For Obsitnik, his congressional bid undoubtedly is made more difficult in an election year where President Barack Obama is expected to win handily in blue-state Connecticut and make it easier for other Democrats on the ballot.
"Going back to 2004, the most it has taken to win the district is 53 percent of the vote," said Dan Debicella, the former state senator from Shelton who lost to Himes in 2010. "This is still a swing district," said Debicella, who now works at the Bridgewater Associates hedge fund in Westport and has been an informal adviser to Obsitnik.
Debicella, another Wharton graduate, said that as a political newcomer it's important for Obsitnik to tour the district continually, with 18-hour days, telling the story of his decorated military career, his experience as an entrepreneur and his philosophy of fiscal conservativism and business growth.
The most crucial group to persuade, Debicella said, is the unaffiliated voters who make up much of the district. In 2010, Debicella lost to Himes 110,746 to 102,030, about 51 percent to 47 percent.
Debicella figures that Obsitnik needs to raise $2 million to be competitive with Himes. In his latest filing with the Federal Election Commission, Obsitnik had raised $638,562 as of April 28, with $514,962 on hand and a debt of $133,793.
So the forthcoming July 15 filing is crucial to set the table for the start of the late-summer campaign into the fall. Obsitnik declined to detail how the fundraising activity has progressed during this reporting period.
Asked why he decided to make Congress his first political aspiration, Obsitnik said it makes more sense than running for local office in his hometown of Westport.
"I think it's all where your expertise is best focused," Obsitnik said last week. "What's the role of the congressman? Well the congressman is to represent people on issues both fiscally, militarily, with regard also to national security. When you look at my background, I would say I am as prepared, if not more prepared, to be a congressman than to be a planning-and-zoning board member."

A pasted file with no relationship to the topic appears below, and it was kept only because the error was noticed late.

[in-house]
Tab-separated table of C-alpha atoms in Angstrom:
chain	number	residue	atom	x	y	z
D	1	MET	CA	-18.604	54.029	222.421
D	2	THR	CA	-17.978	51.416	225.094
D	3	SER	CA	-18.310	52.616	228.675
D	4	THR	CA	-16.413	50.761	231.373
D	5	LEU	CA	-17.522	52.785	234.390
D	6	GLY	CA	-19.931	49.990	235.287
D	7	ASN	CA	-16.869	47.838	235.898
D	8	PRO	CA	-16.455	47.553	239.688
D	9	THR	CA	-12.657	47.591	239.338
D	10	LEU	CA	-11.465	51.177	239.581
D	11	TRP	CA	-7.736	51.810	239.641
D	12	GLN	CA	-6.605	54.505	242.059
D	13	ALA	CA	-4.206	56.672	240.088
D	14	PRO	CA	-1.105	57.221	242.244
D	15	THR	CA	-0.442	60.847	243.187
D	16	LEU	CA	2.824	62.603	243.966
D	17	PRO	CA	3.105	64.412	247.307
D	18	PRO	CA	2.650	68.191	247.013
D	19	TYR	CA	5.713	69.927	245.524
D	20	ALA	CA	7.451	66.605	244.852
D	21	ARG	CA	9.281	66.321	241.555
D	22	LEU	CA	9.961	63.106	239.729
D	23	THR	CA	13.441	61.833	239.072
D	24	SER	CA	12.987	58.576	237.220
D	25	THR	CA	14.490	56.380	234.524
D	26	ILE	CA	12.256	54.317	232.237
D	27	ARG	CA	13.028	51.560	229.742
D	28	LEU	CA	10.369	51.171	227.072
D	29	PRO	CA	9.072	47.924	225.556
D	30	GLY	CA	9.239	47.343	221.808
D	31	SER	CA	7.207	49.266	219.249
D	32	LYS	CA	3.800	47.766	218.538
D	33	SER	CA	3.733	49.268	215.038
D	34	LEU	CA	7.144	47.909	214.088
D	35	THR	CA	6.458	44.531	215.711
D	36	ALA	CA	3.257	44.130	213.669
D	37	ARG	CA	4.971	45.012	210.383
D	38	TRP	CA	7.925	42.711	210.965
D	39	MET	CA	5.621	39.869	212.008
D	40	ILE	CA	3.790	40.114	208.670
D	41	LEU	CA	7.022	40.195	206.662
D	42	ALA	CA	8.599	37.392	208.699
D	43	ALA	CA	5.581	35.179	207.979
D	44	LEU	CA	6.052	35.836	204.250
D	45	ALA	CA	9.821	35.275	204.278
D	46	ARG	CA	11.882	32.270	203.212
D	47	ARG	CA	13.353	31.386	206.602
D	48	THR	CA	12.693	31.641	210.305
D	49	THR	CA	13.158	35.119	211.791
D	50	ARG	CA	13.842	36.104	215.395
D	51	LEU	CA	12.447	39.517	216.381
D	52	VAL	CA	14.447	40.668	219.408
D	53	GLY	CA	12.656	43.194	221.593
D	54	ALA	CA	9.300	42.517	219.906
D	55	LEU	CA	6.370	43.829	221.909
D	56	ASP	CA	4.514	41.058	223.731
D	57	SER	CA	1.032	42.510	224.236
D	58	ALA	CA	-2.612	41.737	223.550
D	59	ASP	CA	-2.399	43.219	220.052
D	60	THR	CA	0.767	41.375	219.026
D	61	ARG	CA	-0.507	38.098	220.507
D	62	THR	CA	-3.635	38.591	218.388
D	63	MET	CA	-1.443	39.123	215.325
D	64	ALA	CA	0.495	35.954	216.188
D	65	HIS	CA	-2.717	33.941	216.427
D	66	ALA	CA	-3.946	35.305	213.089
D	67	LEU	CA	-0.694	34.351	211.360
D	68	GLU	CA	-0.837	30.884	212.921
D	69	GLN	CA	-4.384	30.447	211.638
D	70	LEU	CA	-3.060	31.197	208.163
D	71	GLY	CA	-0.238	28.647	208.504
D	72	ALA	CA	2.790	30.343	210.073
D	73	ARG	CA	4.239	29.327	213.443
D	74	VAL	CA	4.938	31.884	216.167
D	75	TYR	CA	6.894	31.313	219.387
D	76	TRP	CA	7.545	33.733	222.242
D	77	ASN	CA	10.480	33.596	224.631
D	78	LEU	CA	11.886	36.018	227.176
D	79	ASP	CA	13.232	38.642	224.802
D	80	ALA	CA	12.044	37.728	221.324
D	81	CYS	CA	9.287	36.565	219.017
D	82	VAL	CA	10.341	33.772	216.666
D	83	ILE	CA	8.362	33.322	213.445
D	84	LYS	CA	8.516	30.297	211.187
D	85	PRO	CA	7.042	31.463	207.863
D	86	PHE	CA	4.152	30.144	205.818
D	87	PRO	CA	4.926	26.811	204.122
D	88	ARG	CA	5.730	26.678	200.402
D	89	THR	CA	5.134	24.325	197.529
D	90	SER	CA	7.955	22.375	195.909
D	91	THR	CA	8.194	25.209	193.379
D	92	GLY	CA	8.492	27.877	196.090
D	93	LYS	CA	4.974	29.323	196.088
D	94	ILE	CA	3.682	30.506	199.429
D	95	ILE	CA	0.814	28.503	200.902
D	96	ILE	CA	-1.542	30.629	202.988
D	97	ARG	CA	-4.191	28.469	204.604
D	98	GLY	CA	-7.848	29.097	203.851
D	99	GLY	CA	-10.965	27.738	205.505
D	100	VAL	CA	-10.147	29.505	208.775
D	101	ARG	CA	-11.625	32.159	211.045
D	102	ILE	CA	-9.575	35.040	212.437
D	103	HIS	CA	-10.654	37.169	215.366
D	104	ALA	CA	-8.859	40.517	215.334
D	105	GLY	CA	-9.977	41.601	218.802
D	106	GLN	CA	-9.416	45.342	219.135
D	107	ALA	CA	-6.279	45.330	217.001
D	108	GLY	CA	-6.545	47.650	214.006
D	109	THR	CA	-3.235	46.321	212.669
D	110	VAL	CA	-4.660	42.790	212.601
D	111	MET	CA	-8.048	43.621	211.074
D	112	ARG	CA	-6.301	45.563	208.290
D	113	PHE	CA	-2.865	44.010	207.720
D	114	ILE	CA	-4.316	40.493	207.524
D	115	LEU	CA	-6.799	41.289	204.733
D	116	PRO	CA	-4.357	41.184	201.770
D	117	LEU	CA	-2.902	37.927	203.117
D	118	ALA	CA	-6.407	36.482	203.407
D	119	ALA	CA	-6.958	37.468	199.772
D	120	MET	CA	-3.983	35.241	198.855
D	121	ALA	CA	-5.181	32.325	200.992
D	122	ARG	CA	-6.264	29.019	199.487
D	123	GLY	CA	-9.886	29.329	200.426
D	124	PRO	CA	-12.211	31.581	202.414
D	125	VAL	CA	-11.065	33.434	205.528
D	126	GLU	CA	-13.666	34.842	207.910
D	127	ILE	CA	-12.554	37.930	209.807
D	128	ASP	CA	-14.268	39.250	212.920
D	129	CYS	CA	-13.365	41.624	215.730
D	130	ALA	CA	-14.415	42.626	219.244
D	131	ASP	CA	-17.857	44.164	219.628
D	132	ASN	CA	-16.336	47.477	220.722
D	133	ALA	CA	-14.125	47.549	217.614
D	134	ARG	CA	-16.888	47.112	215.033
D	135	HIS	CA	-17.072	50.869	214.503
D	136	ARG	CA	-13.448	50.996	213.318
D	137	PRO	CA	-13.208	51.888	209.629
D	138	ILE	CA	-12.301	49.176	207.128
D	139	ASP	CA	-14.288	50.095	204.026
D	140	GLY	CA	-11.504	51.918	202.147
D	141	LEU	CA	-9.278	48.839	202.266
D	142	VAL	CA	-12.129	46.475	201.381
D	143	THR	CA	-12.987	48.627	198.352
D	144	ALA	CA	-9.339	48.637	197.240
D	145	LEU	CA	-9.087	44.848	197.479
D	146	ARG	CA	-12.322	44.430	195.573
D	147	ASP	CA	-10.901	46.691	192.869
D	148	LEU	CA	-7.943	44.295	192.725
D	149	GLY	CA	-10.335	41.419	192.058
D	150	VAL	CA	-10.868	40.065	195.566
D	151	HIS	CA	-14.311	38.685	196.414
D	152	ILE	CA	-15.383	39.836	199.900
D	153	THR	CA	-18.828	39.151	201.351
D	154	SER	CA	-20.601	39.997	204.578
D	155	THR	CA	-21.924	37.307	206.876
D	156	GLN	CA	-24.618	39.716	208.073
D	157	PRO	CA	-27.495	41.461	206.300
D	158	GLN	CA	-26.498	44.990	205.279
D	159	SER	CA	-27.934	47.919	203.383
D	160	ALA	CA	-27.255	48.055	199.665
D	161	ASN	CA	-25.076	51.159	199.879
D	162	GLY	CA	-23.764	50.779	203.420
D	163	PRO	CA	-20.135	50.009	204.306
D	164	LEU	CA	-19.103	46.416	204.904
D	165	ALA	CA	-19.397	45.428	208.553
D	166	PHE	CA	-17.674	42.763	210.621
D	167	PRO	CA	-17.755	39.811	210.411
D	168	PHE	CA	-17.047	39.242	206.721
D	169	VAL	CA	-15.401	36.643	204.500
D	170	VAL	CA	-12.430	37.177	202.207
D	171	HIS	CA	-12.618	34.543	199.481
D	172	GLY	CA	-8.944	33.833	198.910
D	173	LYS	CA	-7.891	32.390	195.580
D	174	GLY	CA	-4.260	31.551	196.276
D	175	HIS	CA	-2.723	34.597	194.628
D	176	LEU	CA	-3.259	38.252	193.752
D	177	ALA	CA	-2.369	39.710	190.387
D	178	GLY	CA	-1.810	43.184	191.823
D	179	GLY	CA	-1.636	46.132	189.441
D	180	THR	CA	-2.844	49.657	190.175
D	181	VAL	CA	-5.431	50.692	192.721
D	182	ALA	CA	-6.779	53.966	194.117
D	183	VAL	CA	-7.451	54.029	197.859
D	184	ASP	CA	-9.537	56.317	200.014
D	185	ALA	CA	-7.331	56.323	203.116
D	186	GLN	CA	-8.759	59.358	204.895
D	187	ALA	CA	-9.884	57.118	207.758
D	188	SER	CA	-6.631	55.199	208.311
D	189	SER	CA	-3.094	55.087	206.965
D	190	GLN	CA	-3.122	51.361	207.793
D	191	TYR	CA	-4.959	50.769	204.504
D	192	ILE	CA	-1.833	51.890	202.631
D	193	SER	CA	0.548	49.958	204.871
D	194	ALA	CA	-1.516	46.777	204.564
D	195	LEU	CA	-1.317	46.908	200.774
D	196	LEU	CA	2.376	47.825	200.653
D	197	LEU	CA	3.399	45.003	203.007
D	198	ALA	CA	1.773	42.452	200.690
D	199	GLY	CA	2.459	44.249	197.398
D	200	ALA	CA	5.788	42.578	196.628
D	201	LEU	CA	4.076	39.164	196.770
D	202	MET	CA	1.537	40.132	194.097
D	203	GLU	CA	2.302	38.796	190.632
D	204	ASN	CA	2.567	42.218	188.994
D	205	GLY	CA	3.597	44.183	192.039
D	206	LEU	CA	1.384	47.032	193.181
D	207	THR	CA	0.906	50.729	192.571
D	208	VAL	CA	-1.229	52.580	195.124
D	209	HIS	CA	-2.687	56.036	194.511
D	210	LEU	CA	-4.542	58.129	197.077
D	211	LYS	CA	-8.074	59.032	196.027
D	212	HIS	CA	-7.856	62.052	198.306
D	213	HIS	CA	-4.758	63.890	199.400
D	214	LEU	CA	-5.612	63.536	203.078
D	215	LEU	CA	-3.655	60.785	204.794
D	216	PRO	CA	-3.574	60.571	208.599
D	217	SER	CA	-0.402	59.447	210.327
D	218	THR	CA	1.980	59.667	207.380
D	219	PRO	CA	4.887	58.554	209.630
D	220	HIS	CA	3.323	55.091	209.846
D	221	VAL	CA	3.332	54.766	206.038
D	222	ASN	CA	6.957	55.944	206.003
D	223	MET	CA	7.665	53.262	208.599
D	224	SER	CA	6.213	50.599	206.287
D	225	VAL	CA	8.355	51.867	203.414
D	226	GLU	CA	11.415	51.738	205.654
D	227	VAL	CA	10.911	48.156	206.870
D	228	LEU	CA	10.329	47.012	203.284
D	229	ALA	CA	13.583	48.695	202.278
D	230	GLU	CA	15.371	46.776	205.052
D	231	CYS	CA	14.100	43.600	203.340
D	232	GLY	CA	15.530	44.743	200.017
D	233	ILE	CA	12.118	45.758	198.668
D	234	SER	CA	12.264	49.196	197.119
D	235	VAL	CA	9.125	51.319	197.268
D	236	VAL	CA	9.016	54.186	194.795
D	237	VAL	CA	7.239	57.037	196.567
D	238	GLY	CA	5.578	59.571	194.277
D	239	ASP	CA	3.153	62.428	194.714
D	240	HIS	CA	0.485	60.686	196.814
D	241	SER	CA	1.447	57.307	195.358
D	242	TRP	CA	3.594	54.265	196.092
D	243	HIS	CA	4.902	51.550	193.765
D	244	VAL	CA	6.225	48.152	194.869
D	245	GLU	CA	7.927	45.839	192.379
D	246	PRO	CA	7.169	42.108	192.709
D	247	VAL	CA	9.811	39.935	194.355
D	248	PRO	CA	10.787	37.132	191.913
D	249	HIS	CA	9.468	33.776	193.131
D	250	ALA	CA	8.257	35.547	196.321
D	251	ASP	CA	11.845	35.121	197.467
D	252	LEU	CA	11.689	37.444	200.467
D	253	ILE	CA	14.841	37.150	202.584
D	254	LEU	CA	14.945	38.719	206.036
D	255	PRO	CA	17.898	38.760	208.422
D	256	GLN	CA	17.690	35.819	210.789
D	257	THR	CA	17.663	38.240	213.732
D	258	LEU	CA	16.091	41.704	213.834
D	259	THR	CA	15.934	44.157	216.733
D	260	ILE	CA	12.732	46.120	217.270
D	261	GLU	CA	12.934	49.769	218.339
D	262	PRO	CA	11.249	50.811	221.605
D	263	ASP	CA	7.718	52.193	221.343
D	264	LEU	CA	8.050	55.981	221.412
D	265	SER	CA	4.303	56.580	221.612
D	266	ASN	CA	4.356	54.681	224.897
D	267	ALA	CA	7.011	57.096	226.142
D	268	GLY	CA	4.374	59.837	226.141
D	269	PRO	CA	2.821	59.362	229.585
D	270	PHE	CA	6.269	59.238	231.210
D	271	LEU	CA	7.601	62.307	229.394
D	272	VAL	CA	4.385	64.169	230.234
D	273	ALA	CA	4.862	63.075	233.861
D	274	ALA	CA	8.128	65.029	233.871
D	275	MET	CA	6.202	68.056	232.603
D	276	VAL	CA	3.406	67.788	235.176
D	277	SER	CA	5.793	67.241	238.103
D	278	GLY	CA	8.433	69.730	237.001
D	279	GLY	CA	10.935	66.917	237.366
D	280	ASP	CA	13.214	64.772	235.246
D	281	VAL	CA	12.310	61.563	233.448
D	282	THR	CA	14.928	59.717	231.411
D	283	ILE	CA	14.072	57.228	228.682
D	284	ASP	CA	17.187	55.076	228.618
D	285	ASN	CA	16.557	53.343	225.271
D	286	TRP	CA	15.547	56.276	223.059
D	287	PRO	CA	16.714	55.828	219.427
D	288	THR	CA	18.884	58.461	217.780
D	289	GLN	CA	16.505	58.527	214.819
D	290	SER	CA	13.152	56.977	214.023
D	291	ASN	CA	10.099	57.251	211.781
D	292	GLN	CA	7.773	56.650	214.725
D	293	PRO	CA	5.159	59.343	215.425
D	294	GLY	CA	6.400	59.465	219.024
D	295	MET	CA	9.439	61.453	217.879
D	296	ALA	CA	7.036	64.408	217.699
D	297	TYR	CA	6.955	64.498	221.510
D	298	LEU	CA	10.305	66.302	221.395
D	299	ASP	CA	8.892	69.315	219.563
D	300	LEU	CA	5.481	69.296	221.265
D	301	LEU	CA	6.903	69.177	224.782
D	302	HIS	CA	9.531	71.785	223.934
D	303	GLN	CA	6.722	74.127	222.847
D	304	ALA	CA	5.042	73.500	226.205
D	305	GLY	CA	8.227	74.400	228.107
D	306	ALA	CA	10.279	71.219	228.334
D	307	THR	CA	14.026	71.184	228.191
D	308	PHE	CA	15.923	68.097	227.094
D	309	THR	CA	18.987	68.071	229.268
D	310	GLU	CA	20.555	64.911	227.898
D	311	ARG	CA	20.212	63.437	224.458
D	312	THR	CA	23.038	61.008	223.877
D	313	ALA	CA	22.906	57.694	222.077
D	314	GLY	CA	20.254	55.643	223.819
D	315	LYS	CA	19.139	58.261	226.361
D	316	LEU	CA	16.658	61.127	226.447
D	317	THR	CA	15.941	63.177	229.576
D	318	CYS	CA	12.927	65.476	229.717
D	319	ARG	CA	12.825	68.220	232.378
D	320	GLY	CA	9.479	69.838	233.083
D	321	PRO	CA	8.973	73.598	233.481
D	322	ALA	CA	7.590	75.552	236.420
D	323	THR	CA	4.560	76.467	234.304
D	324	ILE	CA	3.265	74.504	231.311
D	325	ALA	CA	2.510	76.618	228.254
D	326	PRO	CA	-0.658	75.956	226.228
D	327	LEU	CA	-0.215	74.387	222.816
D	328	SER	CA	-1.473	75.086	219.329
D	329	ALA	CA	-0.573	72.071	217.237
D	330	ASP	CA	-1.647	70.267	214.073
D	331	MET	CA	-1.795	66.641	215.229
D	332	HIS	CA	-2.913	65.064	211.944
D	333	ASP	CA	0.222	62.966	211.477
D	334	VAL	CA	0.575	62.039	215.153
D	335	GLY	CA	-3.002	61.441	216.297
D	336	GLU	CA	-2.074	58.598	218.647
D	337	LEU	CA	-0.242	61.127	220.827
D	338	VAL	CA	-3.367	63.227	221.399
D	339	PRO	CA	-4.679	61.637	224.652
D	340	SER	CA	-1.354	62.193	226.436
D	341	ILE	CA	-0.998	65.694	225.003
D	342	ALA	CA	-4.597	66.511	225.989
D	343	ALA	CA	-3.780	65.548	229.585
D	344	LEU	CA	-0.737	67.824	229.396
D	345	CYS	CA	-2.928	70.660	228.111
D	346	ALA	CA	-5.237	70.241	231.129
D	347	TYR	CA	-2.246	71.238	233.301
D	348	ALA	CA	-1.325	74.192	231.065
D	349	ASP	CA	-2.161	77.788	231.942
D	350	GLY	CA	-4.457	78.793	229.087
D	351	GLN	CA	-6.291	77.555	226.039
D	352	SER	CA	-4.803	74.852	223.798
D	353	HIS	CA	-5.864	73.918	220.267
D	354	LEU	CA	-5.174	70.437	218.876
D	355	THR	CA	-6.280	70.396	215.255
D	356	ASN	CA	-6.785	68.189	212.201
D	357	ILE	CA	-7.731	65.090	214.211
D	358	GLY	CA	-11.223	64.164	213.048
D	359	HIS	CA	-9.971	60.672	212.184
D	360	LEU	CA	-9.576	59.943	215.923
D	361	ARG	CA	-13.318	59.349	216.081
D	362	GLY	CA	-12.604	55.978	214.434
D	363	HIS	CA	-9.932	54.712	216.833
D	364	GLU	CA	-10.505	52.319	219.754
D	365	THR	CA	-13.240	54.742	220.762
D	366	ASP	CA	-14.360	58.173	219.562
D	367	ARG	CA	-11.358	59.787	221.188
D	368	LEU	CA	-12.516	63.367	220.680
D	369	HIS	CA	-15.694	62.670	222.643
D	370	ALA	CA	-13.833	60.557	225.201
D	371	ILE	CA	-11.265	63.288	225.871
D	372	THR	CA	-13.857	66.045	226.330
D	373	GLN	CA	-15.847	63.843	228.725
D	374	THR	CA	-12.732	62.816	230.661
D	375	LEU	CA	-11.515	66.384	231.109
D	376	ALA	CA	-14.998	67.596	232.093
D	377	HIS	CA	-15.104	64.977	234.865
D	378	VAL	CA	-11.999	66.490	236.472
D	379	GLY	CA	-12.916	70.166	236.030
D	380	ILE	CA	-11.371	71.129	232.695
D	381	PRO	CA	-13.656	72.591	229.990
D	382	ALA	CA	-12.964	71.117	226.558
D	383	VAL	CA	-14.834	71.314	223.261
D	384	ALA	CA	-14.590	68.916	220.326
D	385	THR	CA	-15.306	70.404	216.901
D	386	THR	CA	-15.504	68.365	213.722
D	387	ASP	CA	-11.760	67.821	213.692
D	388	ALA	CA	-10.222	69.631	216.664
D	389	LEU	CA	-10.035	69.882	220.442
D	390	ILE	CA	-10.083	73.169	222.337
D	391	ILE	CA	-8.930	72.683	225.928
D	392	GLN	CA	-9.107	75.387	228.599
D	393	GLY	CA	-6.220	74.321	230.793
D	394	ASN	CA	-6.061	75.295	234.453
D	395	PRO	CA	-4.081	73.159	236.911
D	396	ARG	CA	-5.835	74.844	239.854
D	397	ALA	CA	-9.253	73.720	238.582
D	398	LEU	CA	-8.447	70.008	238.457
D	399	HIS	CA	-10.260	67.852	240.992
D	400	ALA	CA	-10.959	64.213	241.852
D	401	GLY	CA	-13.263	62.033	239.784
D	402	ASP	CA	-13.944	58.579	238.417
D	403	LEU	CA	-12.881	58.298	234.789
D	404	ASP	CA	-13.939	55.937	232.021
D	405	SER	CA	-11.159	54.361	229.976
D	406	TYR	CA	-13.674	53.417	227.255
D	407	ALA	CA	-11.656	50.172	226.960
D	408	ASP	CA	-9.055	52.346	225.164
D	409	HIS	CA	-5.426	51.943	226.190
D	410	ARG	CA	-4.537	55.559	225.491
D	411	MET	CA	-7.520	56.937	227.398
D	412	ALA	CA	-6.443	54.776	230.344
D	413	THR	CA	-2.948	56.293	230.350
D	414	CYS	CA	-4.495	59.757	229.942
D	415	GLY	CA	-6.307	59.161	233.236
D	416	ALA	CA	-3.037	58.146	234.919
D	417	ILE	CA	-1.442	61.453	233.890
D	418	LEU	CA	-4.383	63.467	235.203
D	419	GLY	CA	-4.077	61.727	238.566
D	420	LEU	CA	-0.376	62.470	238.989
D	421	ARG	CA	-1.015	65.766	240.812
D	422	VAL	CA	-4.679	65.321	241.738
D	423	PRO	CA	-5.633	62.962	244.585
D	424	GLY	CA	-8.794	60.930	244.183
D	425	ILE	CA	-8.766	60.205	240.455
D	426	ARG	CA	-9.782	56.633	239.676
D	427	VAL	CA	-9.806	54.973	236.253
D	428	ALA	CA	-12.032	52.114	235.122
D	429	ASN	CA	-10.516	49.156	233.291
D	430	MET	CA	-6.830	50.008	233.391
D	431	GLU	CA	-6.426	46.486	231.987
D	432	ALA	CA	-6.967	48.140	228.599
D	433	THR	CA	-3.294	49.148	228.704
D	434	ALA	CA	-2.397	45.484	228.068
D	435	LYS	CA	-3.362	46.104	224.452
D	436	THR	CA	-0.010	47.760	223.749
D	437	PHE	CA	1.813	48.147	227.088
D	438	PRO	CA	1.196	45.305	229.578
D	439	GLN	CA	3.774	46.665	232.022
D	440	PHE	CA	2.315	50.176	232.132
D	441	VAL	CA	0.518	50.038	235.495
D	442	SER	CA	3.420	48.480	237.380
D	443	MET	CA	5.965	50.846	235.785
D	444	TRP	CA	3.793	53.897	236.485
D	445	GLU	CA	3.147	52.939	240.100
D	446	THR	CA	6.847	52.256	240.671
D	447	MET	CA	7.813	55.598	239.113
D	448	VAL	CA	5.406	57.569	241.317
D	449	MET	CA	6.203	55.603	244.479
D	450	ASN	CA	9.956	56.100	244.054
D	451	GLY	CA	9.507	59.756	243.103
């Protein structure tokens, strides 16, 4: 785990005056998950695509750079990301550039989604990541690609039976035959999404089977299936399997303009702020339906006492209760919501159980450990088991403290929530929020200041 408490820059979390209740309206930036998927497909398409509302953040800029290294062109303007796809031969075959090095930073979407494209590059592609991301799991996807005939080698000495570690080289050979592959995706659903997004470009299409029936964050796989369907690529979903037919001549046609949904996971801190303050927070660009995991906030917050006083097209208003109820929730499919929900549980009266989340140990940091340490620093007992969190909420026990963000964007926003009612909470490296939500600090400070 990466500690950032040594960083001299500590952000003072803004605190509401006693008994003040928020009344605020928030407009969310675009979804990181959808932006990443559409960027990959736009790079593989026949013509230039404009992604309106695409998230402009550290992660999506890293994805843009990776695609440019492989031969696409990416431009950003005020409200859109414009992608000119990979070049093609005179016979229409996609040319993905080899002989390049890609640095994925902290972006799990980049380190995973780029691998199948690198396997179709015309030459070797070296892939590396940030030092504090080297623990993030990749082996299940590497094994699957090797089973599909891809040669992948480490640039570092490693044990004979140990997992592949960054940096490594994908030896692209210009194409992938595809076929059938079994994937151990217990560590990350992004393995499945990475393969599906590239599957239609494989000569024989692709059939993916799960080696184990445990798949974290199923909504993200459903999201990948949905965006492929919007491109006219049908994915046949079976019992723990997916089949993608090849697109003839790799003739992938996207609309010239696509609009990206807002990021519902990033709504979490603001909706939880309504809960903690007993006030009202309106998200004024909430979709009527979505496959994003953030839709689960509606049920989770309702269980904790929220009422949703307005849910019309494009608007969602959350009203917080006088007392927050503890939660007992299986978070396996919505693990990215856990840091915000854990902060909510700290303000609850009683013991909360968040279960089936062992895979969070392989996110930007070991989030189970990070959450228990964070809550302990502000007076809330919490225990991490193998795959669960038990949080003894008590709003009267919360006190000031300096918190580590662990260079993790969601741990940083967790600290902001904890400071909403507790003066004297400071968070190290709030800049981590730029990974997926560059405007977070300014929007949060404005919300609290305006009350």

He said that entrepreneurs and other job creators want to go where it makes the most business sense, whether it's India, the U.S. South, or Connecticut.
"Ideas and money will find the most fertile ground and that requires people, people to make the risk investment, people there to choose to work in those environments in terms of working here or in South Carolina versus Bangalore," Obsitnik said. "It isn't rocket science. It's just treating people well and motivating them and setting them to go out and do something better for themselves and their workers. It's not that hard."
He promises to be his own voice in Congress and not follow in lockstep behind GOP House leaders.
"I don't want to go there for years and hide," he said. "I want to go there with everything I've collected, with all my experiences. I want to be held accountable. That's what the free market has done to me in business, that's what my military leadership did for me in the military and at the end of the day if I can't get the job done, send the next person up. If I can't do it, get the next person up there."